"Price Dispersion on the Internet: Good Firms and Bad Firms,"
Review of Industrial Organization,
Springer, vol. 21(3), pages 305-324, November.
- Baylis, Kathy & Perloff, Jeffrey M., 2001. "Price Dispersion on the Internet: Good Firms and Bad Firms," Institute for Research on Labor and Employment, Working Paper Series qt2t0770rn, Institute of Industrial Relations, UC Berkeley.
- Hong, Pilky & McAfee, R. Preston & Nayyar, Ashish, 2002. "Equilibrium Price Dispersion with Consumer Inventories," Journal of Economic Theory, Elsevier, vol. 105(2), pages 503-517, August.
- Berck, Peter & Brown, Jennifer & Perloff, Jeffrey M. & Villas-Boas, Sofia B, 2007.
"Sales : tests of theories on causality and timing,"
CUDARE Working Paper Series
1031, University of California at Berkeley, Department of Agricultural and Resource Economics and Policy.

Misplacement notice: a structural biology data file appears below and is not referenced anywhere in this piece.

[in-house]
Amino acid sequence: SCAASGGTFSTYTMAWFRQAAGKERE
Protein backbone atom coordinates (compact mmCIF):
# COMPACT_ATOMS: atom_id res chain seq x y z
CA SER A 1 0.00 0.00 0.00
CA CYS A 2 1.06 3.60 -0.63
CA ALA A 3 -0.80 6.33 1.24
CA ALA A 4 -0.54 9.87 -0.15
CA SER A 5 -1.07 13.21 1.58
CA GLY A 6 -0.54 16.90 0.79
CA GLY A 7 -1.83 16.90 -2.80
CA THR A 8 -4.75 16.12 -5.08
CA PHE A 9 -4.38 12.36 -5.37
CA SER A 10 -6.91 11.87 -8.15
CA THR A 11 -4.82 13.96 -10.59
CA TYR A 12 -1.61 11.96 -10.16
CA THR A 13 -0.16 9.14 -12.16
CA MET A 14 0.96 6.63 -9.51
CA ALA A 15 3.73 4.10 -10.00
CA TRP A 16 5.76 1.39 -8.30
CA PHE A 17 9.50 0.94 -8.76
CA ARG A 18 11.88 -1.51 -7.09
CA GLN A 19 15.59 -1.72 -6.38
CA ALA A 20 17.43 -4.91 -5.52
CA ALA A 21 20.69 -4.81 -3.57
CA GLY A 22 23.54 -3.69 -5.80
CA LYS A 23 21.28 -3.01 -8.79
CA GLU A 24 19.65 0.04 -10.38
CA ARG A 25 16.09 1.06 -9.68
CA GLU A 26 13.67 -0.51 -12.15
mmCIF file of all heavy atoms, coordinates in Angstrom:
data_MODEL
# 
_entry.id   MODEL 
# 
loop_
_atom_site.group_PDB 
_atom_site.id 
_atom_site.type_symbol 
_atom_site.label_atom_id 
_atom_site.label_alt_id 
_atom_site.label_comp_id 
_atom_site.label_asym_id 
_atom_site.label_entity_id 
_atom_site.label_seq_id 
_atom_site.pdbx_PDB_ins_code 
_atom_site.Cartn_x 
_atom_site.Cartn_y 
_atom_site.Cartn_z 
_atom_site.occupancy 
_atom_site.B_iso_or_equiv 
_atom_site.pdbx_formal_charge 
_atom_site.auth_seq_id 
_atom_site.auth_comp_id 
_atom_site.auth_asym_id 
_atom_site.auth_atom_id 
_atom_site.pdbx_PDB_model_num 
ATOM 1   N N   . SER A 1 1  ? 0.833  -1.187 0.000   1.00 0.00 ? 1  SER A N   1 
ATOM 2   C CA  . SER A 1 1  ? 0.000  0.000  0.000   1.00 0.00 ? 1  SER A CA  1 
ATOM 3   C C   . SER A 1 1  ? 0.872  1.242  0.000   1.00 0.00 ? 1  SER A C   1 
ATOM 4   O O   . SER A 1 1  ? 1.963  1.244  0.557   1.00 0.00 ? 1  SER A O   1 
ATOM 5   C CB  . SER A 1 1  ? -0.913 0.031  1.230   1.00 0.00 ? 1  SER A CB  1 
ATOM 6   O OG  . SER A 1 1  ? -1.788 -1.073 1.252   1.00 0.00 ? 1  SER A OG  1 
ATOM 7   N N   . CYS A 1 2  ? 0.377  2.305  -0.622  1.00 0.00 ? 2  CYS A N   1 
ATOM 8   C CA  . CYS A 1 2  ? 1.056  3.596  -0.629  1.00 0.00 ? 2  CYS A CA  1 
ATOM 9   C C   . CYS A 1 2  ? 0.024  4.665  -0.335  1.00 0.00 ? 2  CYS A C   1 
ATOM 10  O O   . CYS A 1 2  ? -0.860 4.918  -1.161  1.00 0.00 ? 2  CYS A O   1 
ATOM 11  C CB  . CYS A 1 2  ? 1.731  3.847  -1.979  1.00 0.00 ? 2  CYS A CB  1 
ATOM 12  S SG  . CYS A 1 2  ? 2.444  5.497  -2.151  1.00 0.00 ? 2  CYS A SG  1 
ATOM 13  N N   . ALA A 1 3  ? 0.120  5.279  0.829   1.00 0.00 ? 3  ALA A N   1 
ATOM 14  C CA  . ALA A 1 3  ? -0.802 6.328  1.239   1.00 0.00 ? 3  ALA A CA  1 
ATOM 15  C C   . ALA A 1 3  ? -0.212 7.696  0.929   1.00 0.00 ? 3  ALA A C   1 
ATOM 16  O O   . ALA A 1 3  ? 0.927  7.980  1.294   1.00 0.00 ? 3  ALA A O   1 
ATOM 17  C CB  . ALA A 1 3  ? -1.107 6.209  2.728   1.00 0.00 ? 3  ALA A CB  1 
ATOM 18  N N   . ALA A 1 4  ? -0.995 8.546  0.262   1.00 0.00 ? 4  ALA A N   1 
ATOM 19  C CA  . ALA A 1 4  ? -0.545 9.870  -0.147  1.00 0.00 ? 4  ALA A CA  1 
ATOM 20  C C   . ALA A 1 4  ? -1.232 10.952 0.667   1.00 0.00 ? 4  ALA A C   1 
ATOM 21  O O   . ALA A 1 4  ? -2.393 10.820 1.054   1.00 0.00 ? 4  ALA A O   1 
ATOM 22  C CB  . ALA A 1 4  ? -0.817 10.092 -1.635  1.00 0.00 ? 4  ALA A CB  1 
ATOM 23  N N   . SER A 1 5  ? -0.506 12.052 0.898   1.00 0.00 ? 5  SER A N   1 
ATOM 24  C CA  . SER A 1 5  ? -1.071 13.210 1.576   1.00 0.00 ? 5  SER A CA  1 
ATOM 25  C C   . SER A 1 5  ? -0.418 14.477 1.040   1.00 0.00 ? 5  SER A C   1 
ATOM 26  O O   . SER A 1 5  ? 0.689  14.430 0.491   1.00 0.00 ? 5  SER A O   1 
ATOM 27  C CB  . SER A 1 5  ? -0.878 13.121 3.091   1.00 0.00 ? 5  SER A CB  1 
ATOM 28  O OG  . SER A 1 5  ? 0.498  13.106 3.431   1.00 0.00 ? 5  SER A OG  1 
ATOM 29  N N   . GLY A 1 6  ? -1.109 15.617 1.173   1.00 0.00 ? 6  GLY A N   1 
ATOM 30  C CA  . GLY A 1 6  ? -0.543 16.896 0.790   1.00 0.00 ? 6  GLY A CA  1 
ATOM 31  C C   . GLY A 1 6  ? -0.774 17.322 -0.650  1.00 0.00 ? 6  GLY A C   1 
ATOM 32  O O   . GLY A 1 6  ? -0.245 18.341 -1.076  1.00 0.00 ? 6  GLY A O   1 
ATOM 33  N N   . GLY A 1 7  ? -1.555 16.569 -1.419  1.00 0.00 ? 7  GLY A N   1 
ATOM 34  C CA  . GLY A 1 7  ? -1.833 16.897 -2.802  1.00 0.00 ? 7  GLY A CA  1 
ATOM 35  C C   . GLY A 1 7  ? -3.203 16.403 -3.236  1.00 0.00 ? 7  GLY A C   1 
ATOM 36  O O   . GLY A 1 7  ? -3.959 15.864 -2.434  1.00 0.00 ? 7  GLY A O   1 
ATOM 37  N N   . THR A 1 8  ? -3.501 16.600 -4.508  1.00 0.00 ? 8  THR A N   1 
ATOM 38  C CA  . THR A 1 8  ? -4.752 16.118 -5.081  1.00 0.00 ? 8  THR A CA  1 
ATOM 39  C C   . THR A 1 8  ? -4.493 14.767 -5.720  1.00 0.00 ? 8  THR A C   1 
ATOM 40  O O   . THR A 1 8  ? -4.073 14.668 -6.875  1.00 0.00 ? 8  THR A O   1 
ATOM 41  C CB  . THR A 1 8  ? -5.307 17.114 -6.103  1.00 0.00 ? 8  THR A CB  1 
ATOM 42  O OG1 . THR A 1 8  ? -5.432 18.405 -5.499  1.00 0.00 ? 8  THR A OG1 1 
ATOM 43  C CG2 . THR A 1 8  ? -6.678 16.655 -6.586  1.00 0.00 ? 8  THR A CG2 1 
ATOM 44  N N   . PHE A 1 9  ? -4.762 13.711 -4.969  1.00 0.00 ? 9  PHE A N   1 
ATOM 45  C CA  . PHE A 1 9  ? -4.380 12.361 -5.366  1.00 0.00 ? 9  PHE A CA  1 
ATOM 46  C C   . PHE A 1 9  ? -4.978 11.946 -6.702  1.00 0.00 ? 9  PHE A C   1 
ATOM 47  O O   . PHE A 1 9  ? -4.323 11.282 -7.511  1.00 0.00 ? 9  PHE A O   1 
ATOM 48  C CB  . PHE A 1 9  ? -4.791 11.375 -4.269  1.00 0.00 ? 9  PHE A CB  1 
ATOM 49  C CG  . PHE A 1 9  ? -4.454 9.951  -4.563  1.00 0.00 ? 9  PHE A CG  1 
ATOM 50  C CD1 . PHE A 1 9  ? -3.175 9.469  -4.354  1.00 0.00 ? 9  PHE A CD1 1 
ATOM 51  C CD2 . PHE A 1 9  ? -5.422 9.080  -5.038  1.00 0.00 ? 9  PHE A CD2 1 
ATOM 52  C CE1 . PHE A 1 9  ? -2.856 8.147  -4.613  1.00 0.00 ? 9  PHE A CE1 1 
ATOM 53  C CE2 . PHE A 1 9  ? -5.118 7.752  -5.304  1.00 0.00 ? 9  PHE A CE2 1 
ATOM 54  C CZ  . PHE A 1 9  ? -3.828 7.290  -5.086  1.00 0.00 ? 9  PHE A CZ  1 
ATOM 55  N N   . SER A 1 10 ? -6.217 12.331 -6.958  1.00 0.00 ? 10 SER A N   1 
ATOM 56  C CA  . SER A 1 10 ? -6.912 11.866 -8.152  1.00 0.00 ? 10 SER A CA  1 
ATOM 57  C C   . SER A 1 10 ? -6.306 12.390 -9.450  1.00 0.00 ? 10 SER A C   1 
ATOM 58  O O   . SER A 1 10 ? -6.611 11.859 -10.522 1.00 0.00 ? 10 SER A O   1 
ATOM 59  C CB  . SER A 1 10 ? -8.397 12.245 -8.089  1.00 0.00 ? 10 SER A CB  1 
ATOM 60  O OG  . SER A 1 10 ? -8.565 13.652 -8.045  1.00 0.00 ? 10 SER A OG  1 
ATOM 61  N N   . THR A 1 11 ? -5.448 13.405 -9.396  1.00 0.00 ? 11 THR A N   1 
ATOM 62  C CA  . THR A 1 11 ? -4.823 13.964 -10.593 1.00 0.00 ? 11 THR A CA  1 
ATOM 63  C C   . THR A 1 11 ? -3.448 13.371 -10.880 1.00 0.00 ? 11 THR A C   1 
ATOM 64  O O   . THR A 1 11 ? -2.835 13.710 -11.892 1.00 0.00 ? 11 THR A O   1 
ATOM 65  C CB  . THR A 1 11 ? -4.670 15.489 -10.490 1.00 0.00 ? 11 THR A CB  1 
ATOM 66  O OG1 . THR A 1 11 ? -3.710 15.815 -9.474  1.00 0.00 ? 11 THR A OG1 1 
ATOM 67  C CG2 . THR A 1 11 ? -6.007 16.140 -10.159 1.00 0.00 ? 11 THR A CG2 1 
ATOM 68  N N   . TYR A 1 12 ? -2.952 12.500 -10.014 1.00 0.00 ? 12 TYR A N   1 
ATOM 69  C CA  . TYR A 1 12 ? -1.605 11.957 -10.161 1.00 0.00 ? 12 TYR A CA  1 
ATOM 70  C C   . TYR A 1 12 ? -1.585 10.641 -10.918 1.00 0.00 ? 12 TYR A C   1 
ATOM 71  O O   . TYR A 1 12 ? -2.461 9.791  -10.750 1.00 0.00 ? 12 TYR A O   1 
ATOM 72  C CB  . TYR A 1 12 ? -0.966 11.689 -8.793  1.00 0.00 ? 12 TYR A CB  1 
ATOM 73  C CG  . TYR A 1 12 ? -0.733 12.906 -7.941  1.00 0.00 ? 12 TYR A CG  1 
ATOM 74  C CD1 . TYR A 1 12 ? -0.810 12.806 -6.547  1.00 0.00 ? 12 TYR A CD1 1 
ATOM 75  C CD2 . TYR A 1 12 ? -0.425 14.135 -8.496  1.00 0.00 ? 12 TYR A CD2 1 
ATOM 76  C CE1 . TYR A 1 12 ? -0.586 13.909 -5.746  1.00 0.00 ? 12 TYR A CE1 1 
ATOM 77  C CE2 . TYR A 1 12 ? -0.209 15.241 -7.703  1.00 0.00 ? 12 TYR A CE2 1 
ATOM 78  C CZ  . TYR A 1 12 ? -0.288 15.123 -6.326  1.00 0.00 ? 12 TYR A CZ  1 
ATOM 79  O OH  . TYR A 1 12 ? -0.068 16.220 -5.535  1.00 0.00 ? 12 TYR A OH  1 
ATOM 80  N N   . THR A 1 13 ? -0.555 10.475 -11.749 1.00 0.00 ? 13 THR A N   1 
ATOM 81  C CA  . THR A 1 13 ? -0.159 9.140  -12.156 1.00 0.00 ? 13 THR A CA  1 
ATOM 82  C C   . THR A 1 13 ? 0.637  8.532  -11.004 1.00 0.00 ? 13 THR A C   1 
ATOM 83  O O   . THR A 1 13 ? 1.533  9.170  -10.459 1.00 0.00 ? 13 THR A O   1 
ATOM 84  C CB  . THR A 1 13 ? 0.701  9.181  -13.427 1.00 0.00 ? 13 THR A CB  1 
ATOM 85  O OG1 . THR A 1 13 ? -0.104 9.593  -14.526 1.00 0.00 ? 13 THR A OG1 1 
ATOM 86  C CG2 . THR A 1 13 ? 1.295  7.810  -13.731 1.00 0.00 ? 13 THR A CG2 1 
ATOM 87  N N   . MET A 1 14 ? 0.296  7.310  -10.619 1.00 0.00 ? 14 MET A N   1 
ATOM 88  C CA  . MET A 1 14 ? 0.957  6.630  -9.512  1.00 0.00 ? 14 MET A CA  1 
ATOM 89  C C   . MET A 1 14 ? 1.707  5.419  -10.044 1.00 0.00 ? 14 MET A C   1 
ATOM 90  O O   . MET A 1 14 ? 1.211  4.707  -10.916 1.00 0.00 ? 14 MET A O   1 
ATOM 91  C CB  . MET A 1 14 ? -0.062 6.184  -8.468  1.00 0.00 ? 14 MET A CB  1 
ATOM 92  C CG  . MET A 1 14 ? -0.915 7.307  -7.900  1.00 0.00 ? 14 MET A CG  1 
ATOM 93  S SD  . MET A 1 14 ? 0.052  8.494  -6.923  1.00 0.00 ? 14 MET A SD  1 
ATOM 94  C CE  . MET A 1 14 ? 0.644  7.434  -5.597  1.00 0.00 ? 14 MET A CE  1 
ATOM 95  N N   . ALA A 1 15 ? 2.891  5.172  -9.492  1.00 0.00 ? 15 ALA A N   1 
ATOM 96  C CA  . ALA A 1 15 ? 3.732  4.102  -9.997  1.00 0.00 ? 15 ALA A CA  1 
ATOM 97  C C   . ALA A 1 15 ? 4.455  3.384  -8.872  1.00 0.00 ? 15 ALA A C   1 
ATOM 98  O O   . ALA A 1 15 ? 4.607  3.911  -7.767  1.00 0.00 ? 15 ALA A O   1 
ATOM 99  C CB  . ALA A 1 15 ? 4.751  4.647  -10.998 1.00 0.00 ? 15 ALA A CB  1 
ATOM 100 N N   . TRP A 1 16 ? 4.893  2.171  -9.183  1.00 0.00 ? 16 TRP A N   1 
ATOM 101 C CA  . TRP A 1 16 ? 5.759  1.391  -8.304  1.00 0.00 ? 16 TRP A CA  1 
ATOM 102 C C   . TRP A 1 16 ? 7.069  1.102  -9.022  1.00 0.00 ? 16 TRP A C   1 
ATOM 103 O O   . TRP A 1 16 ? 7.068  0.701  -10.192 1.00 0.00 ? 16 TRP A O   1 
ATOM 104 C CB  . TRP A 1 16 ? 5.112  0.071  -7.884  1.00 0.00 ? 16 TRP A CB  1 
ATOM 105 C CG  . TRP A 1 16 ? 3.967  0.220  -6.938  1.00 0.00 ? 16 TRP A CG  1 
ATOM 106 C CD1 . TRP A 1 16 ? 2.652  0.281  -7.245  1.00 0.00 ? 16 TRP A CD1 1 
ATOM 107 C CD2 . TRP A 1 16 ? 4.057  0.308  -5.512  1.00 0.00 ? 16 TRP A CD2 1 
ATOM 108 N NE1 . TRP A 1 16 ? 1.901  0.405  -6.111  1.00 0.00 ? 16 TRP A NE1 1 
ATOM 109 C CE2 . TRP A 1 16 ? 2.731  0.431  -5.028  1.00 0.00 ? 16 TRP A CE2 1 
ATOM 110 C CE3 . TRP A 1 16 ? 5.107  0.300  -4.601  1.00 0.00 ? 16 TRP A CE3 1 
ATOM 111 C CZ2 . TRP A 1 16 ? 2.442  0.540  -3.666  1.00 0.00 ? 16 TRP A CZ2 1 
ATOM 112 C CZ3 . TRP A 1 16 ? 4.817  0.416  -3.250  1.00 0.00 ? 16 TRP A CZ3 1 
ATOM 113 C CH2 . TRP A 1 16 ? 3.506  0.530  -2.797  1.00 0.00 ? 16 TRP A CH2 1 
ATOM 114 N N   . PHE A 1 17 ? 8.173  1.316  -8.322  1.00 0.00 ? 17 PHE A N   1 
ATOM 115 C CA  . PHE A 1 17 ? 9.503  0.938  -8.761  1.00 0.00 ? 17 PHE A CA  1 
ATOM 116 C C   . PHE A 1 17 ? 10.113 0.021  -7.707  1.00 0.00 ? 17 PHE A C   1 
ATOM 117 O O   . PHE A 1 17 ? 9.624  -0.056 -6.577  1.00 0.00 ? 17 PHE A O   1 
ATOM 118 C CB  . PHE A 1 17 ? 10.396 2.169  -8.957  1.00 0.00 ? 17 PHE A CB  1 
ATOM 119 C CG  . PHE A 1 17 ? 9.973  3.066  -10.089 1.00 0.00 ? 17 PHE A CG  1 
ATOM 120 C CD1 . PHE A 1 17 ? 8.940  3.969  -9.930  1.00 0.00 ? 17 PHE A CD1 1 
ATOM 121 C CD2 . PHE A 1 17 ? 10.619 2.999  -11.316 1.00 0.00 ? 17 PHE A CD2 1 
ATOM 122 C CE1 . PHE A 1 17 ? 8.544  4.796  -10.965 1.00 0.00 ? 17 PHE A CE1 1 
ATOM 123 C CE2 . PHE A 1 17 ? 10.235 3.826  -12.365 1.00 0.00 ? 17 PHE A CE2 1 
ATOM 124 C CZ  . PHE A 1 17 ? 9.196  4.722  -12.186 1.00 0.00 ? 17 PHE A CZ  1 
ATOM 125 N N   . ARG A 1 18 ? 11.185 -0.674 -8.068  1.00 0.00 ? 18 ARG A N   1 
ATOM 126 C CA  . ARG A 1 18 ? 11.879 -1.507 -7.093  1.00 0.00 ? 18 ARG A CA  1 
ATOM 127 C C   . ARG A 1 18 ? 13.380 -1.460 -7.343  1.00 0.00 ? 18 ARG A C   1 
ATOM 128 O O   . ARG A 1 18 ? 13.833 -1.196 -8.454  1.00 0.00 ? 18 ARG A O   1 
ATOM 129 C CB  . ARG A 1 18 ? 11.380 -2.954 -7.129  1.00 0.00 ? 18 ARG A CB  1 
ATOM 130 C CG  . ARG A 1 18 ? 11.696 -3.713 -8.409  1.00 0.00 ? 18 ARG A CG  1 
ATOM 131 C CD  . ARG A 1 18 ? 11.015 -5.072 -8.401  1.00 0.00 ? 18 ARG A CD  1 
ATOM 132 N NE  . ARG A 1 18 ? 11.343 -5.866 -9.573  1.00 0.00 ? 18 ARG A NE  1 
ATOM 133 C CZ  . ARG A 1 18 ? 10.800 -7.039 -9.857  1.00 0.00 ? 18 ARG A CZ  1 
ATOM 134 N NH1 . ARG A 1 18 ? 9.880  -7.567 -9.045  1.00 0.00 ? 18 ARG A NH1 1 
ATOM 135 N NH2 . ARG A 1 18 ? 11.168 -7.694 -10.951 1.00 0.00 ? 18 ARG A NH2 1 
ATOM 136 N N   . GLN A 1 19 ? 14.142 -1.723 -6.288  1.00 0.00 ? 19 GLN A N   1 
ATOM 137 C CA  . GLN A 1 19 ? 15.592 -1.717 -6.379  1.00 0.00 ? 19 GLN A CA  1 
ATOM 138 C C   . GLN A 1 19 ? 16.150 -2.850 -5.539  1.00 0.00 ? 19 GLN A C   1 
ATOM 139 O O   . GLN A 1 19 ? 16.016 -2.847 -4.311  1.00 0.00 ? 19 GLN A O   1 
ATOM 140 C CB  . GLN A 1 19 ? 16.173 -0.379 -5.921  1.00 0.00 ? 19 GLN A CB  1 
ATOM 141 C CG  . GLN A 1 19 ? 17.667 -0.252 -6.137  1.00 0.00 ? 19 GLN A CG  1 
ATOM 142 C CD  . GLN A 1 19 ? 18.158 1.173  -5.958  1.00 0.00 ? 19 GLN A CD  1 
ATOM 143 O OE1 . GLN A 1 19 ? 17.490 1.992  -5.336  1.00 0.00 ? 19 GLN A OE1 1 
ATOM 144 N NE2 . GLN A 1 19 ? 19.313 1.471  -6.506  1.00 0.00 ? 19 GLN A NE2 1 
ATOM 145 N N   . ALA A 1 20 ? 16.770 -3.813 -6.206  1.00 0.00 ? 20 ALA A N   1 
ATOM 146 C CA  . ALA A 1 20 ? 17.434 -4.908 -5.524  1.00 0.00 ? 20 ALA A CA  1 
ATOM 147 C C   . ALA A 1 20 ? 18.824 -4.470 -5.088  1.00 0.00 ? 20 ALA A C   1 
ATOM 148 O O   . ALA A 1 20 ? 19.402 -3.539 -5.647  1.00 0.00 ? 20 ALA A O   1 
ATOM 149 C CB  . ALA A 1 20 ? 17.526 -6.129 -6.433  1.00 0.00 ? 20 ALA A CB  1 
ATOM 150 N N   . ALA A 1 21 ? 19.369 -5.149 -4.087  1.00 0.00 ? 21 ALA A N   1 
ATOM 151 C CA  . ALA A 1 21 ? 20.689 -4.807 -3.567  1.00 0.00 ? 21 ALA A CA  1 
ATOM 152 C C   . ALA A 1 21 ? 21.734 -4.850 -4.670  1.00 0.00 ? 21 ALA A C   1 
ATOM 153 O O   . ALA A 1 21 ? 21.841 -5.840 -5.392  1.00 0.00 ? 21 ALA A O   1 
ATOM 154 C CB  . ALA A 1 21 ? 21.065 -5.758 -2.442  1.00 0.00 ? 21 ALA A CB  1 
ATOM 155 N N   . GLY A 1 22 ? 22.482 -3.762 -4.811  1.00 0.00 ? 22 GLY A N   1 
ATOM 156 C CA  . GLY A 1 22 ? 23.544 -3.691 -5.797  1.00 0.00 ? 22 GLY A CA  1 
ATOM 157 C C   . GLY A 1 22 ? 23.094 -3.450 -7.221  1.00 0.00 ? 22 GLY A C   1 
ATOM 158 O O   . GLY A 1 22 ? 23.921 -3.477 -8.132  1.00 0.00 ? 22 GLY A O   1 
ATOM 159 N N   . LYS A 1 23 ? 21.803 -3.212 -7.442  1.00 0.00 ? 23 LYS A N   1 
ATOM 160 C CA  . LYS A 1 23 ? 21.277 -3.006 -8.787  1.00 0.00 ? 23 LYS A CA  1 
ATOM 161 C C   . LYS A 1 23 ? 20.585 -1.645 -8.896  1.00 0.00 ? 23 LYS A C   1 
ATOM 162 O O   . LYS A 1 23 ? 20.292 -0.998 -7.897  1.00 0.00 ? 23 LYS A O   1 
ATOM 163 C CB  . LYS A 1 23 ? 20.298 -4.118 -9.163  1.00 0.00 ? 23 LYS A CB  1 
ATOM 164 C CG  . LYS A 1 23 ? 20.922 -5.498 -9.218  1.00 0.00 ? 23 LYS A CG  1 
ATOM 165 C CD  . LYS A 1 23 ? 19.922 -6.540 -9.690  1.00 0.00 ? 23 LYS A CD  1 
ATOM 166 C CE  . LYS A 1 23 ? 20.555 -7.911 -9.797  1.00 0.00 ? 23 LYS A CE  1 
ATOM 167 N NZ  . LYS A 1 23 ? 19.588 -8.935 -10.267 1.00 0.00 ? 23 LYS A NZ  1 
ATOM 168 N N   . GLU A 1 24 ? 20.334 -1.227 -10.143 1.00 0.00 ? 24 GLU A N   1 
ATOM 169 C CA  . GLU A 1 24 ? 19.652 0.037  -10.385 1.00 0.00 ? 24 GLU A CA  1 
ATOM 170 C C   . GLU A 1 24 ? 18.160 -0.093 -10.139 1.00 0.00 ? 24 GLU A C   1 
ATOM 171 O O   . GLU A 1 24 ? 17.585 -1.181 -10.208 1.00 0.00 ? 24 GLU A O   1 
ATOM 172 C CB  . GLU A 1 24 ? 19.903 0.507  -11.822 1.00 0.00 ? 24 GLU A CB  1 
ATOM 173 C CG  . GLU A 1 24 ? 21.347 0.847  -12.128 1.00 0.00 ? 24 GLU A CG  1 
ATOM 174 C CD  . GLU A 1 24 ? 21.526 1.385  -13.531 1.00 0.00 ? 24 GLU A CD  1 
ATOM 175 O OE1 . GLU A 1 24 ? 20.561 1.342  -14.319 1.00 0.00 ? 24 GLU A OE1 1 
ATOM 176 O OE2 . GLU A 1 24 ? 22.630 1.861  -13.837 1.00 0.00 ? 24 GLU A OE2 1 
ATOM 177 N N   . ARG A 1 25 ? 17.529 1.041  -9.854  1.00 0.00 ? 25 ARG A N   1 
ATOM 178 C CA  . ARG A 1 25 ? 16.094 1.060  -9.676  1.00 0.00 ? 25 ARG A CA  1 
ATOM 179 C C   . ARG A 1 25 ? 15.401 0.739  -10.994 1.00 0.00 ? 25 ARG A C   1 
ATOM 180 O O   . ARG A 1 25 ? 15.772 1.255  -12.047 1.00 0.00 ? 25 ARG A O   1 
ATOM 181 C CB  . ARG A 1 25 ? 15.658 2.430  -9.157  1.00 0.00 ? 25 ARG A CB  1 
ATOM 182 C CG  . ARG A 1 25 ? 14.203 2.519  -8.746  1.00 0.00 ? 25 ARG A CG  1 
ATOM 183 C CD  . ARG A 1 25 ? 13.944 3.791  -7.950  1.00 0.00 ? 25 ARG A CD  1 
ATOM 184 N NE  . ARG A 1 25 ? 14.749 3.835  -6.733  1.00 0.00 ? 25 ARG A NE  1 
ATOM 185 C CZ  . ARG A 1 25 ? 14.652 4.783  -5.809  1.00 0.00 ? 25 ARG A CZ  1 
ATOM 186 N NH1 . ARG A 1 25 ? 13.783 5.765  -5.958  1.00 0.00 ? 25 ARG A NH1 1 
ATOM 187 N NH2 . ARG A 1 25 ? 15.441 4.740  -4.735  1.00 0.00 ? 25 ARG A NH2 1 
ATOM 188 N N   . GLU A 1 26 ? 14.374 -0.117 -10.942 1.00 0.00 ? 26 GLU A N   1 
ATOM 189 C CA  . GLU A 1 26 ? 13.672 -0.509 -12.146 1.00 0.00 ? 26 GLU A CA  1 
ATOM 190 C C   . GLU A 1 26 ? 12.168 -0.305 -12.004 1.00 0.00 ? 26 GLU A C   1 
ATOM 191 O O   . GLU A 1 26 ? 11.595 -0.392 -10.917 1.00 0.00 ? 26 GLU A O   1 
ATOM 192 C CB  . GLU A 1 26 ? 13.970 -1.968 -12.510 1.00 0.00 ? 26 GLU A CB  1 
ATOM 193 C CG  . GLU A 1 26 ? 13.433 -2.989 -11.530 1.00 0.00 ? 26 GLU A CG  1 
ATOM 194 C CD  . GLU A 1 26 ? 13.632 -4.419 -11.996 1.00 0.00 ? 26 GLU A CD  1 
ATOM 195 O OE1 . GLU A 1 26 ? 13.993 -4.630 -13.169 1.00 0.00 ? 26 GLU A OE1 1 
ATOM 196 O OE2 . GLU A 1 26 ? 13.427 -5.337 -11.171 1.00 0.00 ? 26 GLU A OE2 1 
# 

- Berck, Peter & Brown, Jennifer & Perloff, Jeffrey M & Villas-Boas, Sofia B., 2007. "Sales: Tests of Theories on Causality and Timing," Department of Agricultural & Resource Economics, UC Berkeley, Working Paper Series qt2g56n1jk, Department of Agricultural & Resource Economics, UC Berkeley.
- Michael R. Baye & John Morgan, 2001. "Information Gatekeepers on the Internet and the Competitiveness of Homogeneous Product Markets," American Economic Review, American Economic Association, vol. 91(3), pages 454-474, June.
- Leibtag, Ephraim S. & Barker, Catherine & Dutko, Paula, 2010. "How Much Lower Are Prices at Discount Stores? An Examination of Retail Food Prices," Economic Research Report 96767, United States Department of Agriculture, Economic Research Service.
- Clay, Karen & Krishnan, Ramayya & Wolff, Eric, 2001.
"Prices and Price Dispersion on the Web: Evidence from the Online Book Industry,"
Journal of Industrial Economics,
Wiley Blackwell, vol. 49(4), pages 521-39, December.
- Karen Clay & Ramayya Krishnan & Eric Wolff, 2001. "Prices and Price Dispersion on the Web: Evidence from the Online Book Industry," NBER Chapters, in: E-commerce, pages 521-539 National Bureau of Economic Research, Inc.